Australian company grows regional IT
- 15 September, 1999 12:56
A $2.7 million cash injection into the community project GrowZone in the southwest and Darling Downs areas of Queensland not only means online opportunities for the region but has opened up country Australia to IT supplier ASI Solutions.
A Federal Government initiative, GrowZone was initially created to help revitalise the social and economic environments of 44 towns in the region. "It brought financiers and business ideas to the towns and promoted GrowZone products," said a passionate Stephen Harris, branch manager for Anabelle Bits, ASI's parent company.
The latest round of Networking the Nation funding, acquired through the sale of Telstra, is dedicated to the establishment of GrowZone Online and enabled the project committee to contract several partners, including ASI, IBM and Telstra (a long-time supporter of GrowZone) to establish an extranet and then connect it to the Internet.
ASI will build 44 POPs, one in each town in the region, through the provision of what Harris calls "site packs".
"We did a lot of research and development into what each town would need and came up with a standard operating environment that can be centrally managed. The equipment can be set up straight out of the box," said Harris.
The site packs will include a number of ASI PCs, printers, scanners, audio and telemeeting equipment, various software such as Microsoft Office small business edition, and the server hardware.
IBM will provide the backbone of the project such as the routers and will train regional residents in how to maintain and manage the technology.
Telstra will lease GrowZone the ISDN and Frame Relay technology, allowing it to operate as an ISP.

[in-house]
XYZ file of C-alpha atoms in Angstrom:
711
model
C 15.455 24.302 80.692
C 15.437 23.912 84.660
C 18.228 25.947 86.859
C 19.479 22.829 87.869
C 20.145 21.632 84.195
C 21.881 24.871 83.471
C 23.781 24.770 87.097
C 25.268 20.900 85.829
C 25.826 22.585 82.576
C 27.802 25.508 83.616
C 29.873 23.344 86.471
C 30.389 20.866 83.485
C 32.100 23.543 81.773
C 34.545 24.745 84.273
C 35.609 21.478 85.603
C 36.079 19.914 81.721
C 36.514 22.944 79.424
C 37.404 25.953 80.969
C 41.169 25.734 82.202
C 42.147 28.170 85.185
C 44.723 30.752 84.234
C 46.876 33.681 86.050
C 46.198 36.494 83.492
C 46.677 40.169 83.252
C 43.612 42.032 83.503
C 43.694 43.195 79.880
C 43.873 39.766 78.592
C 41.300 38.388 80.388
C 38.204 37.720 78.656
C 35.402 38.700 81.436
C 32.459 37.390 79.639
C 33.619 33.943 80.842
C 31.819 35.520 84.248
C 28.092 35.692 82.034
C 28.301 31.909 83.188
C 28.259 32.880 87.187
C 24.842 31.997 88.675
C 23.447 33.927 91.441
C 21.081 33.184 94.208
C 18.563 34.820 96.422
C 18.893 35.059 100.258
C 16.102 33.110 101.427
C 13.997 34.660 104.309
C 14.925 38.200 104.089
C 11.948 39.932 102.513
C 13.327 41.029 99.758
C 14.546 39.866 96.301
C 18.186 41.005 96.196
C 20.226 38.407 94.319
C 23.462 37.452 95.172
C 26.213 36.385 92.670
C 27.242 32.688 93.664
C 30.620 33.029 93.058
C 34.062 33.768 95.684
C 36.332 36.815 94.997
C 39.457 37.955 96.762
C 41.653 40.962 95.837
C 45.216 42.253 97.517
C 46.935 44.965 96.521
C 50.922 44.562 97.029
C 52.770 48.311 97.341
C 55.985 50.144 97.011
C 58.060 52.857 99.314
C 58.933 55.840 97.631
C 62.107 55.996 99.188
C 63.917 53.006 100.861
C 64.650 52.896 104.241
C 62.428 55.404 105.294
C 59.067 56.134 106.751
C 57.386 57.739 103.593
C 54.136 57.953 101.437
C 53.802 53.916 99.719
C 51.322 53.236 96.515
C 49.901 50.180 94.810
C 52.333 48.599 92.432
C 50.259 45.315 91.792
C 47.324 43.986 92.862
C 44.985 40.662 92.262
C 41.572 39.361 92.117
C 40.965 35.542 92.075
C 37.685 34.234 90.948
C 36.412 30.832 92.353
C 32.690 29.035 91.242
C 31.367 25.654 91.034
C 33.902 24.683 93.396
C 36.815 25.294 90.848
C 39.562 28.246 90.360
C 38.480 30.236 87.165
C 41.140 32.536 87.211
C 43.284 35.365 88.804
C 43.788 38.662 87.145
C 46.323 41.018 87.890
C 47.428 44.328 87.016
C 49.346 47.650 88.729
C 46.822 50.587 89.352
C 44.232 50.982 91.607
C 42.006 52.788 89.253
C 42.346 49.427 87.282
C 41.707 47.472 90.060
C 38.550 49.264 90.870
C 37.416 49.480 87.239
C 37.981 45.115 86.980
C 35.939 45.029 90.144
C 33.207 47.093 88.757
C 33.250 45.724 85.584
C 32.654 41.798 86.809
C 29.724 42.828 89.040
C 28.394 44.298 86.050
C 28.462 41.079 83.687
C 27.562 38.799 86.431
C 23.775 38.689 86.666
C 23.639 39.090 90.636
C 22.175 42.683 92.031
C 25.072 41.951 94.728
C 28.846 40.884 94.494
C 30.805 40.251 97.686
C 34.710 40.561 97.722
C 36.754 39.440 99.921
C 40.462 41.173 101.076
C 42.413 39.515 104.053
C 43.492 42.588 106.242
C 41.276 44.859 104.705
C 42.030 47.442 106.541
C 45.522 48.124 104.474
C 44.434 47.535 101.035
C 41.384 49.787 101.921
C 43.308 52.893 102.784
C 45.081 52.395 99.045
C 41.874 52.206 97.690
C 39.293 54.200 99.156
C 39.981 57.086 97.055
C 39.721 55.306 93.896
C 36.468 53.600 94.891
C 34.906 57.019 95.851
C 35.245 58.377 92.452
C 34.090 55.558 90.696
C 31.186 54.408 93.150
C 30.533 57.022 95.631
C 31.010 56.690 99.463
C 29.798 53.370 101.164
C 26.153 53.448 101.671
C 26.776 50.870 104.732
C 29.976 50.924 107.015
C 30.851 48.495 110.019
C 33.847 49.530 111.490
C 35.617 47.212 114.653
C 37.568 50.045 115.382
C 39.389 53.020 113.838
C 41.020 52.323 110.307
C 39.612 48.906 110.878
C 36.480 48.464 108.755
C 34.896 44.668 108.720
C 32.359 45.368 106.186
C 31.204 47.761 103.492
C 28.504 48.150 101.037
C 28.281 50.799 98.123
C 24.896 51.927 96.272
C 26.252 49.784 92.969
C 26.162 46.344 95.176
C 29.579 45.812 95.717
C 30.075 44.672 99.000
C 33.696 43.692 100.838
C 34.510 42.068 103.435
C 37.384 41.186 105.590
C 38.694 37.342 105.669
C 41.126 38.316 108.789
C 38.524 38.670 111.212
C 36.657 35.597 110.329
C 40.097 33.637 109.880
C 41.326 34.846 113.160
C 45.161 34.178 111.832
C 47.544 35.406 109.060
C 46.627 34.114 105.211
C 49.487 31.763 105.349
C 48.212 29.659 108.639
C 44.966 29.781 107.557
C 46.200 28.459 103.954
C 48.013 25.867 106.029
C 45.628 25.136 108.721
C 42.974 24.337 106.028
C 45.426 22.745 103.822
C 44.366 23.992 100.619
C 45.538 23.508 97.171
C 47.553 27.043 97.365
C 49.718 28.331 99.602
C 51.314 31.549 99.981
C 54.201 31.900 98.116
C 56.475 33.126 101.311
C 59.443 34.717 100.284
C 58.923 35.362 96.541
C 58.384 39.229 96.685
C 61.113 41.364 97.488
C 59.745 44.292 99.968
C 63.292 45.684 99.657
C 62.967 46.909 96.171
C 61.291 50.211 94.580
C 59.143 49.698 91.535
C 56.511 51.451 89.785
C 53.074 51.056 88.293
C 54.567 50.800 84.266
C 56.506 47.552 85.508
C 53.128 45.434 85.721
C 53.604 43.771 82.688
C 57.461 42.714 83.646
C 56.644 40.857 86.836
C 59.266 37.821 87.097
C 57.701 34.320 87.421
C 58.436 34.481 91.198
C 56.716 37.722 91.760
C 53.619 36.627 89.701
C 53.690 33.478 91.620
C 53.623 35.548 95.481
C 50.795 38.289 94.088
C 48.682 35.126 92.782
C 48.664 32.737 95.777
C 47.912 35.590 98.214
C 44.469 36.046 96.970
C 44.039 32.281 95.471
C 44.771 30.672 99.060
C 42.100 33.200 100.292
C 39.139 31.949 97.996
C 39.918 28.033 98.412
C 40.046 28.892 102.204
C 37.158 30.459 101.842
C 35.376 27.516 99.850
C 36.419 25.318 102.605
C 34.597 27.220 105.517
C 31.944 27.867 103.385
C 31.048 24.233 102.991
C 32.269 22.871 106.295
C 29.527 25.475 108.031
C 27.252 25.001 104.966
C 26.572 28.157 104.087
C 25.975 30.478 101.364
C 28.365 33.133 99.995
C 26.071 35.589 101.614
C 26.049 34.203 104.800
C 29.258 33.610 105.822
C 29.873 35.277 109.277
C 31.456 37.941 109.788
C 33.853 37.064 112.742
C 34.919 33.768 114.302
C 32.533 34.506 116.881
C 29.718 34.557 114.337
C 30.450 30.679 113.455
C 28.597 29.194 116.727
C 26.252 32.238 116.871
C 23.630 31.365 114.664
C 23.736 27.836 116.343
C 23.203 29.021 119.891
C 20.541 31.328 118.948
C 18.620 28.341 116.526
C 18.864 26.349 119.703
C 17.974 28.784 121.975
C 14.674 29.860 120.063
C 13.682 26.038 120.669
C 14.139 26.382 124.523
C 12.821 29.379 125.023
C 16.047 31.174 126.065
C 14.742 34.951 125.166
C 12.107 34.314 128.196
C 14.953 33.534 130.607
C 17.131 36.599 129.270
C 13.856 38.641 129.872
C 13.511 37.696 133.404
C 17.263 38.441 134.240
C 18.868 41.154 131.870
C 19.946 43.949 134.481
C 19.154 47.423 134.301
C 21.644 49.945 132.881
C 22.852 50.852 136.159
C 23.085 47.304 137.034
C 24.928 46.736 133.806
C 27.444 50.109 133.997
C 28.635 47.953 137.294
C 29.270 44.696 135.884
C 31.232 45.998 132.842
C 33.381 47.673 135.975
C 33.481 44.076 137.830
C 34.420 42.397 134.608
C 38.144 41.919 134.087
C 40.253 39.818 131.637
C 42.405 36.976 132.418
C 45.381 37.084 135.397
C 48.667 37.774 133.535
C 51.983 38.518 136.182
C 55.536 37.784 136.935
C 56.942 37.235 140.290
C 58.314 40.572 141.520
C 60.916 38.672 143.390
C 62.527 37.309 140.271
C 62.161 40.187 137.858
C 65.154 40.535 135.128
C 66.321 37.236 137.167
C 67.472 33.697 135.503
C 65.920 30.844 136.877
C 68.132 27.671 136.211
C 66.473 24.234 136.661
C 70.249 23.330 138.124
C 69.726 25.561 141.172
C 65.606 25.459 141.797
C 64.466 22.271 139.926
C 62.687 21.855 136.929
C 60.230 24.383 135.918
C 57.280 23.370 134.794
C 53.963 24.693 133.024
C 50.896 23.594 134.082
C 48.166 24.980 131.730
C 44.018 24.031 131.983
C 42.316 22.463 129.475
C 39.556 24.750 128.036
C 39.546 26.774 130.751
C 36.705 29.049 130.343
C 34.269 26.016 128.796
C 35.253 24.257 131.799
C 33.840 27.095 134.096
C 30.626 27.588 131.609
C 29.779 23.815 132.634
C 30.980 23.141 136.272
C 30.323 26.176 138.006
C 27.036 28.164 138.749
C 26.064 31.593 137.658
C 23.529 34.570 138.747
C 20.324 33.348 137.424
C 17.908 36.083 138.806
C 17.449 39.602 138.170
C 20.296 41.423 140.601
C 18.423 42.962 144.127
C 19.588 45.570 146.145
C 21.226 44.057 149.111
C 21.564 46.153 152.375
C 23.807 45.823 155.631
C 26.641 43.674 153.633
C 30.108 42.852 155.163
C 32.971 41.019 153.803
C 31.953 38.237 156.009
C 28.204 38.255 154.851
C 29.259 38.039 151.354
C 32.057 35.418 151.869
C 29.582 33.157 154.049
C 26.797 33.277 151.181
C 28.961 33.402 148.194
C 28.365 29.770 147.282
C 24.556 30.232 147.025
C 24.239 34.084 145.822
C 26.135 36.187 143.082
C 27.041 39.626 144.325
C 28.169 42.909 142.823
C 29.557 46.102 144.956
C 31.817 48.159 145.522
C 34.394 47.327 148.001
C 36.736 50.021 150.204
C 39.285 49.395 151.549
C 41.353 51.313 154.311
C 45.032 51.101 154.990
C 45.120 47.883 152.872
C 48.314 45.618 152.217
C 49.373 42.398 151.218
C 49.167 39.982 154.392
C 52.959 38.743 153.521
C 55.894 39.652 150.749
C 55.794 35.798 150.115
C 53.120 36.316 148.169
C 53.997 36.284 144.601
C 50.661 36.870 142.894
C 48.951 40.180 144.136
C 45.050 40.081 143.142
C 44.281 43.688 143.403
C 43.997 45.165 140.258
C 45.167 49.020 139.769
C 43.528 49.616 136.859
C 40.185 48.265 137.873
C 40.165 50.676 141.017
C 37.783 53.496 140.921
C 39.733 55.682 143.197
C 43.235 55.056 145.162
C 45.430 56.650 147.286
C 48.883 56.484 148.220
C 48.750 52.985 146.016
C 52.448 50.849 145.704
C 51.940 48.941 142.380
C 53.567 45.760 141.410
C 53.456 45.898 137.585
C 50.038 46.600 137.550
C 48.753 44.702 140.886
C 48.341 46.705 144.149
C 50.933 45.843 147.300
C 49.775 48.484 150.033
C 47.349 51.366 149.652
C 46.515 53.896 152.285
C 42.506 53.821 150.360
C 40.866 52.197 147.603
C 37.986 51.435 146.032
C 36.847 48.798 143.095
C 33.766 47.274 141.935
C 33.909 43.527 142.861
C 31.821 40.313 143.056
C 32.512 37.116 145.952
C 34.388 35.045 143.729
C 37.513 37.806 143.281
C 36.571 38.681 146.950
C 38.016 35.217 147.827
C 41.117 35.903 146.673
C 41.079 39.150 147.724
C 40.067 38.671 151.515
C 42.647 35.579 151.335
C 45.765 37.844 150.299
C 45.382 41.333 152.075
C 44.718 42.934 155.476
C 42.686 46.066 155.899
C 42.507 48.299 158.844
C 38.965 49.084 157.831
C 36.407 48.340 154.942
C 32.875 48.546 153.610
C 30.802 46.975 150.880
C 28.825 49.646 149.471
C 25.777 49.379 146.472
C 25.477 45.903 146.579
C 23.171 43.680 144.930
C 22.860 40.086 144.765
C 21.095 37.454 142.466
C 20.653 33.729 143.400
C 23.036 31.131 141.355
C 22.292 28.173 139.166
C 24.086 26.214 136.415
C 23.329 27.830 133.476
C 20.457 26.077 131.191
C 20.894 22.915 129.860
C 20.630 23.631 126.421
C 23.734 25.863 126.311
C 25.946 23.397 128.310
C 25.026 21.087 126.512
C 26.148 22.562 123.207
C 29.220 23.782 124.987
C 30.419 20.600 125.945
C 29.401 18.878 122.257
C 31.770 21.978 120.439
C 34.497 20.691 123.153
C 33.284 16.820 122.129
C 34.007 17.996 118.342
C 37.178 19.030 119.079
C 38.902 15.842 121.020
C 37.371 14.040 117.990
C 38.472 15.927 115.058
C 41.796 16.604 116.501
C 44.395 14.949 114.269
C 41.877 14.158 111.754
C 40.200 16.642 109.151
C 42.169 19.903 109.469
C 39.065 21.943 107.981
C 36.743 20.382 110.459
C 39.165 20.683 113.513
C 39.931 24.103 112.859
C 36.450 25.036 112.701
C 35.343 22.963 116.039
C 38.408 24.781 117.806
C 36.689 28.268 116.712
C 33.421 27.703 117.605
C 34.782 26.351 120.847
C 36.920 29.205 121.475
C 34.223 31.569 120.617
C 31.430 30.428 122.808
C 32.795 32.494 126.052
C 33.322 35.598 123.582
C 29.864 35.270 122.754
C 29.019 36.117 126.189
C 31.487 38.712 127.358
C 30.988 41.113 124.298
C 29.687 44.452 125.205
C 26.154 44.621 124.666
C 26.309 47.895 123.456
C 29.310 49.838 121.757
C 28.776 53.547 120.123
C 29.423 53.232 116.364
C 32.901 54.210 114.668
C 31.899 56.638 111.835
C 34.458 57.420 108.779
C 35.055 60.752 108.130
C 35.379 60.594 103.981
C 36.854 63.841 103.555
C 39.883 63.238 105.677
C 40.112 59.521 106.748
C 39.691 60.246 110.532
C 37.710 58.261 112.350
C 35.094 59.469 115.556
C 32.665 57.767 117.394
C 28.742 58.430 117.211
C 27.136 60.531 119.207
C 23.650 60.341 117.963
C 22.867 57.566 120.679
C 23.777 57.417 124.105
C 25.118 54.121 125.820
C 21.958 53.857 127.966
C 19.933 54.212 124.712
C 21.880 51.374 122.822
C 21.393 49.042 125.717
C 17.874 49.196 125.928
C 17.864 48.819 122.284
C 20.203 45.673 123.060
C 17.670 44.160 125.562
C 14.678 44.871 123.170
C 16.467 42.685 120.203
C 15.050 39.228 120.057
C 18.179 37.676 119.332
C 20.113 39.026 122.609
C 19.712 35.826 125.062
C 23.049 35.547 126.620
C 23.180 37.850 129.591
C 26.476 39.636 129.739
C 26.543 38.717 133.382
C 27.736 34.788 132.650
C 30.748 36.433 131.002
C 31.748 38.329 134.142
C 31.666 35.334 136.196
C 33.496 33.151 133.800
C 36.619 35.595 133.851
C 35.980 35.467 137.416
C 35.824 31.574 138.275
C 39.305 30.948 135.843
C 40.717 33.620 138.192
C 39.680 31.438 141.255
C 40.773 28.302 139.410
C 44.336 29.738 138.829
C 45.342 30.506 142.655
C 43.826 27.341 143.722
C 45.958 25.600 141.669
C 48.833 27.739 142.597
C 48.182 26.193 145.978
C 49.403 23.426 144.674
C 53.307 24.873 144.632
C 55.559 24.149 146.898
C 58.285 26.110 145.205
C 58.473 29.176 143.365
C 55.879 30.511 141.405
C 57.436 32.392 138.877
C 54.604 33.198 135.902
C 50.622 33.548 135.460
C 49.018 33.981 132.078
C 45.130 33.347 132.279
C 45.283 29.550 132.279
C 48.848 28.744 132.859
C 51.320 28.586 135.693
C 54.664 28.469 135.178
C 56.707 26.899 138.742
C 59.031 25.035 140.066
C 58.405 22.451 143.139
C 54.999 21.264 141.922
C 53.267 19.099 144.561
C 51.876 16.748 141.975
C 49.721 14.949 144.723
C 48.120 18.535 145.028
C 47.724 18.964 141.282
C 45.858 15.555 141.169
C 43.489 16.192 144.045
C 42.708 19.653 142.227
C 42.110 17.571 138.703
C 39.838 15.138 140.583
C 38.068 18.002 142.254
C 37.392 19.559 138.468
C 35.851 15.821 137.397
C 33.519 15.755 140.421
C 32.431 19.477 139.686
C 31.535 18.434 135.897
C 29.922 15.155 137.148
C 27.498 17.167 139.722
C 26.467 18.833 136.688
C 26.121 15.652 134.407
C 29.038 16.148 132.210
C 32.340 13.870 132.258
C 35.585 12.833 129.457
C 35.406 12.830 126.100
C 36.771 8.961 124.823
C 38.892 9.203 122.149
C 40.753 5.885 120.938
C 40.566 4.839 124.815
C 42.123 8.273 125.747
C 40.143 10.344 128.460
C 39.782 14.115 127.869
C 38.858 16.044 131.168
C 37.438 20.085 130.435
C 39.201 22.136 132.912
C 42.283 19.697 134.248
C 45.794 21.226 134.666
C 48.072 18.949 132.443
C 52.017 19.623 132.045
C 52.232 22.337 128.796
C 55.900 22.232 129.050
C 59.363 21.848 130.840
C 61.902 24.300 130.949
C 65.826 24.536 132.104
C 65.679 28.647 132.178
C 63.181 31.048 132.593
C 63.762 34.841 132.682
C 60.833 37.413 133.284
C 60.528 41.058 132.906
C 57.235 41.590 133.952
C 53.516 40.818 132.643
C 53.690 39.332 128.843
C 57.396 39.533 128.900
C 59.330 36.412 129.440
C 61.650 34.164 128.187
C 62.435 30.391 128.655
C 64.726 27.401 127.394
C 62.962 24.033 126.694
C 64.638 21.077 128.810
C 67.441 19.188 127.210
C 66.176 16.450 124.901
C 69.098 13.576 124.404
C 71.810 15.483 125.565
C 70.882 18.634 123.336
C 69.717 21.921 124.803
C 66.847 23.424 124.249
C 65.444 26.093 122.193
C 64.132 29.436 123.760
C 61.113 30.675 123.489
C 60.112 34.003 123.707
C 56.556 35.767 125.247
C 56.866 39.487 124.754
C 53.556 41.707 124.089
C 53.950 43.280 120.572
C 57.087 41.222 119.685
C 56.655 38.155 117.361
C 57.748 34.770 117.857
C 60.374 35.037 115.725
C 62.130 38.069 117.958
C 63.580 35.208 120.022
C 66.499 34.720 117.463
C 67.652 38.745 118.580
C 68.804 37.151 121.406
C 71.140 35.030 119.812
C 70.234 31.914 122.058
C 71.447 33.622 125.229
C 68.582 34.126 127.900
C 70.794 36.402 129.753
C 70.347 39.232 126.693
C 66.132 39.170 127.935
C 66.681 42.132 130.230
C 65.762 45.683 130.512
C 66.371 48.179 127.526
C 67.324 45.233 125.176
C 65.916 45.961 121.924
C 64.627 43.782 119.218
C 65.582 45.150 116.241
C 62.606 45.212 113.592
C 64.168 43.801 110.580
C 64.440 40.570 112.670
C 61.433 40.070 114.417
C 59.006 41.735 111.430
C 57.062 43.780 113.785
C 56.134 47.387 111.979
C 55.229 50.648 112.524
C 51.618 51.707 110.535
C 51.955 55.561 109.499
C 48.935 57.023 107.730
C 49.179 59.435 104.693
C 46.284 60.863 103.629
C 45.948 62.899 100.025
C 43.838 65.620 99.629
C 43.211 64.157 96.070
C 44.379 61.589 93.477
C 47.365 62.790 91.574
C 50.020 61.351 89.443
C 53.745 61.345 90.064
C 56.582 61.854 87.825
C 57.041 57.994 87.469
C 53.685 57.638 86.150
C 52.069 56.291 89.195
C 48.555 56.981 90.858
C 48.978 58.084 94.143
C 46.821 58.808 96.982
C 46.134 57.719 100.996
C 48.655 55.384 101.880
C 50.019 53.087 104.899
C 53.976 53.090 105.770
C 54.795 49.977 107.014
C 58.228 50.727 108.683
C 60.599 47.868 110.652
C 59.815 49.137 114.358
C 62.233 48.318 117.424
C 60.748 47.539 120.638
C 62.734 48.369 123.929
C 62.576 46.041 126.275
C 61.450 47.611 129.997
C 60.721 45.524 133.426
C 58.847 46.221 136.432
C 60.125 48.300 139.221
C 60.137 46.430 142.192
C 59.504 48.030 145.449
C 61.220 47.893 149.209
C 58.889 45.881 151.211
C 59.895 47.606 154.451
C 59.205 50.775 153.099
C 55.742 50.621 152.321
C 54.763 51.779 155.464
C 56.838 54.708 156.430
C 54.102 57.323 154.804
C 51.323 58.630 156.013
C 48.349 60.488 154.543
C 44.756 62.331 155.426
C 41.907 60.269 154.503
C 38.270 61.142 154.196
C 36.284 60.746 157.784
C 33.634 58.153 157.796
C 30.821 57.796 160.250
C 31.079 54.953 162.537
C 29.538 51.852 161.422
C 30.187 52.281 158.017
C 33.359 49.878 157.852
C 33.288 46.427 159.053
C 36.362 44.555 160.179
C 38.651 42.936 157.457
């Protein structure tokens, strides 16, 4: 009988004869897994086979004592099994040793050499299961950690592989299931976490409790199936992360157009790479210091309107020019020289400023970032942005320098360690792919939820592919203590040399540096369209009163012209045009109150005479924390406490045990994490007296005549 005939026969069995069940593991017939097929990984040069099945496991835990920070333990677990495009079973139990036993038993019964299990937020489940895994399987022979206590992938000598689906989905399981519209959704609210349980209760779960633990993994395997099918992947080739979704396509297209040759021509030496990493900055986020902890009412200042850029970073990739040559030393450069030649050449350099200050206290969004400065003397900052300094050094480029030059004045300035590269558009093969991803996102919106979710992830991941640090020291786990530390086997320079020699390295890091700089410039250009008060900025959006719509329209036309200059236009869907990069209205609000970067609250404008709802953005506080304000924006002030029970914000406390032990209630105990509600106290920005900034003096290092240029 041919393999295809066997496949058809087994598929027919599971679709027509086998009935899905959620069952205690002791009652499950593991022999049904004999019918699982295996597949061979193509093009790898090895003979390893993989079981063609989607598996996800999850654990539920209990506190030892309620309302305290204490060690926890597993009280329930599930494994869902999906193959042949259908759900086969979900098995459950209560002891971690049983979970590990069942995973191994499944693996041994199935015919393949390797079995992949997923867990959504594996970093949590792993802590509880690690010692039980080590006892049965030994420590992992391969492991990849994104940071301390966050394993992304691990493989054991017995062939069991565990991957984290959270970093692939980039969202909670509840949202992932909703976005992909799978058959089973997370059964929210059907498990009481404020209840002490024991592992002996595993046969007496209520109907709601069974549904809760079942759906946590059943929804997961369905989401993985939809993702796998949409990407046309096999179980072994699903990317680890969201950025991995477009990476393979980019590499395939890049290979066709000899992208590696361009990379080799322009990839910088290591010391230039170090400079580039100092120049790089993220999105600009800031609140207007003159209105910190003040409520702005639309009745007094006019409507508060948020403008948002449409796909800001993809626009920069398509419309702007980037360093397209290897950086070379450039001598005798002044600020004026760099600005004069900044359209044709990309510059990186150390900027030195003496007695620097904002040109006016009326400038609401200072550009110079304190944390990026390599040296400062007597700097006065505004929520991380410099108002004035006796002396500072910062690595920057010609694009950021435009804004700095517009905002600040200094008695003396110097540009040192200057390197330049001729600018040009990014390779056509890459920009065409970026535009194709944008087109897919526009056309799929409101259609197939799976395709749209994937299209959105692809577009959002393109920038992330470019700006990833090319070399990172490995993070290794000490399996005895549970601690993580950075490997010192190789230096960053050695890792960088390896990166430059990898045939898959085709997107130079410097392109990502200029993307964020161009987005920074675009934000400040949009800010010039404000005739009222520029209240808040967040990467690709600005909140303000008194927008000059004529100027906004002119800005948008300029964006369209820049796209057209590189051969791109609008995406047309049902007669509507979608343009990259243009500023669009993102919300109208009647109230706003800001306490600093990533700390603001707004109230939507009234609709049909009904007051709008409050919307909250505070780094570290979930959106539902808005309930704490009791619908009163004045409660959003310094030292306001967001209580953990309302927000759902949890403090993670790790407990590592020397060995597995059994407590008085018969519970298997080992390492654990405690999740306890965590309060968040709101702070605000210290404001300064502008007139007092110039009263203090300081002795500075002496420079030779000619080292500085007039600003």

"Users will be able to connect for a local phone call instead of paying long-distance charges. The world can now find GrowZone as a group and GrowZone can promote itself internationally," outlined Harris.
One of the major reasons ASI won the GrowZone contract was its commitment to supply all the products and services through existing regional dealers and promote IT in the region. "We set up the ASI Partner program and unveiled the ASI Partner logo in the GrowZone. We have already signed up some partners but are still looking for more," explained Harris.
"In each of these towns at least one IT-based job was created by the GrowZone Online project and eventually they'll need Web developers as well so the industry will expand even further."
With the extension of its presence and dealer base in the GrowZone, Harris anticipates ASI will increase the penetration of ASI-branded products and services in the region.
And he is not expecting ASI's opportunities to stop there, with a number of Australian and international organisations expressing interest in the initiative.
"The project is being looked at by Canberra. I believe that the GrowZone organisation has been told that if this works it will be replicated throughout the country."